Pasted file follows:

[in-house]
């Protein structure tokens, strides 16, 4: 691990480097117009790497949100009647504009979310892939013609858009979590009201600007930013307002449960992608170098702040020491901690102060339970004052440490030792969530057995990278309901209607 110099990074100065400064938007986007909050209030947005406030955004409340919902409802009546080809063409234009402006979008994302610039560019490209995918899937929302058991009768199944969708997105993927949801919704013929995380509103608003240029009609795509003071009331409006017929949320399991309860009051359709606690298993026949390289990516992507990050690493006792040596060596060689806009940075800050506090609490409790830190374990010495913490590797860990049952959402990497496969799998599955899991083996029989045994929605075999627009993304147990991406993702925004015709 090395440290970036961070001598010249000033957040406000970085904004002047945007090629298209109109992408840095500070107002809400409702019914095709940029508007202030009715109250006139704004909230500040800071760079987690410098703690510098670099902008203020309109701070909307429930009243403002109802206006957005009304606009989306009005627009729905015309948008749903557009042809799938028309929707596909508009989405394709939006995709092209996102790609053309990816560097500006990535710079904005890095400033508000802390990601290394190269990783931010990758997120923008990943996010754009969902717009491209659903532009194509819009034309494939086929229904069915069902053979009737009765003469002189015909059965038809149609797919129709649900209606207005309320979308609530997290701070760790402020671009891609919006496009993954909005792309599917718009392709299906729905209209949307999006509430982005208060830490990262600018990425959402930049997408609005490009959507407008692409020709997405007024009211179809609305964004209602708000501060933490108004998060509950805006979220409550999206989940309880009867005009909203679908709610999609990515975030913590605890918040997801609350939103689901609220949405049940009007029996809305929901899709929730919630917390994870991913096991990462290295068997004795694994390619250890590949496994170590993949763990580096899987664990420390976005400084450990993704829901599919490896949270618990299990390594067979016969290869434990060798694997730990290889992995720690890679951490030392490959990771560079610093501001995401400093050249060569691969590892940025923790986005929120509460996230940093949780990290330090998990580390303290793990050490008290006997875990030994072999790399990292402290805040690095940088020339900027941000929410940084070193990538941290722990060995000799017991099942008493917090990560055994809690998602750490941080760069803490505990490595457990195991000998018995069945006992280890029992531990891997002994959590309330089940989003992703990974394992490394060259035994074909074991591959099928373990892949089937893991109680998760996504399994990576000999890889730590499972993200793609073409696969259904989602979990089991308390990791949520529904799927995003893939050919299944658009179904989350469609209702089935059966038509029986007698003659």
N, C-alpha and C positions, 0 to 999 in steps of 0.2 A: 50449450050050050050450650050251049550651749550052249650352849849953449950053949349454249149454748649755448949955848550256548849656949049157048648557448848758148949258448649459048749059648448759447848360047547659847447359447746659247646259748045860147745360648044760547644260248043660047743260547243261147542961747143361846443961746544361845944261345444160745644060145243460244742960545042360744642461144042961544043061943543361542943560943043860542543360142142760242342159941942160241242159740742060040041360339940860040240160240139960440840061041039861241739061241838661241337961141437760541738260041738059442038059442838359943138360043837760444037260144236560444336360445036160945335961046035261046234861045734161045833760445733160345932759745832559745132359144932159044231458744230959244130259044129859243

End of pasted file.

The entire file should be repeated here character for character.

[in-house]
């Protein structure tokens, strides 16, 4: 691990480097117009790497949100009647504009979310892939013609858009979590009201600007930013307002449960992608170098702040020491901690102060339970004052440490030792969530057995990278309901209607 110099990074100065400064938007986007909050209030947005406030955004409340919902409802009546080809063409234009402006979008994302610039560019490209995918899937929302058991009768199944969708997105993927949801919704013929995380509103608003240029009609795509003071009331409006017929949320399991309860009051359709606690298993026949390289990516992507990050690493006792040596060596060689806009940075800050506090609490409790830190374990010495913490590797860990049952959402990497496969799998599955899991083996029989045994929605075999627009993304147990991406993702925004015709 090395440290970036961070001598010249000033957040406000970085904004002047945007090629298209109109992408840095500070107002809400409702019914095709940029508007202030009715109250006139704004909230500040800071760079987690410098703690510098670099902008203020309109701070909307429930009243403002109802206006957005009304606009989306009005627009729905015309948008749903557009042809799938028309929707596909508009989405394709939006995709092209996102790609053309990816560097500006990535710079904005890095400033508000802390990601290394190269990783931010990758997120923008990943996010754009969902717009491209659903532009194509819009034309494939086929229904069915069902053979009737009765003469002189015909059965038809149609797919129709649900209606207005309320979308609530997290701070760790402020671009891609919006496009993954909005792309599917718009392709299906729905209209949307999006509430982005208060830490990262600018990425959402930049997408609005490009959507407008692409020709997405007024009211179809609305964004209602708000501060933490108004998060509950805006979220409550999206989940309880009867005009909203679908709610999609990515975030913590605890918040997801609350939103689901609220949405049940009007029996809305929901899709929730919630917390994870991913096991990462290295068997004795694994390619250890590949496994170590993949763990580096899987664990420390976005400084450990993704829901599919490896949270618990299990390594067979016969290869434990060798694997730990290889992995720690890679951490030392490959990771560079610093501001995401400093050249060569691969590892940025923790986005929120509460996230940093949780990290330090998990580390303290793990050490008290006997875990030994072999790399990292402290805040690095940088020339900027941000929410940084070193990538941290722990060995000799017991099942008493917090990560055994809690998602750490941080760069803490505990490595457990195991000998018995069945006992280890029992531990891997002994959590309330089940989003992703990974394992490394060259035994074909074991591959099928373990892949089937893991109680998760996504399994990576000999890889730590499972993200793609073409696969259904989602979990089991308390990791949520529904799927995003893939050919299944658009179904989350469609209702089935059966038509029986007698003659």
N, C-alpha and C positions, 0 to 999 in steps of 0.2 A: 50449450050050050050450650050251049550651749550052249650352849849953449950053949349454249149454748649755448949955848550256548849656949049157048648557448848758148949258448649459048749059648448759447848360047547659847447359447746659247646259748045860147745360648044760547644260248043660047743260547243261147542961747143361846443961746544361845944261345444160745644060145243460244742960545042360744642461144042961544043061943543361542943560943043860542543360142142760242342159941942160241242159740742060040041360339940860040240160240139960440840061041039861241739061241838661241337961141437760541738260041738059442038059442838359943138360043837760444037260144236560444336360445036160945335961046035261046234861045734161045833760445733160345932759745832559745132359144932159044231458744230959244130259044129859243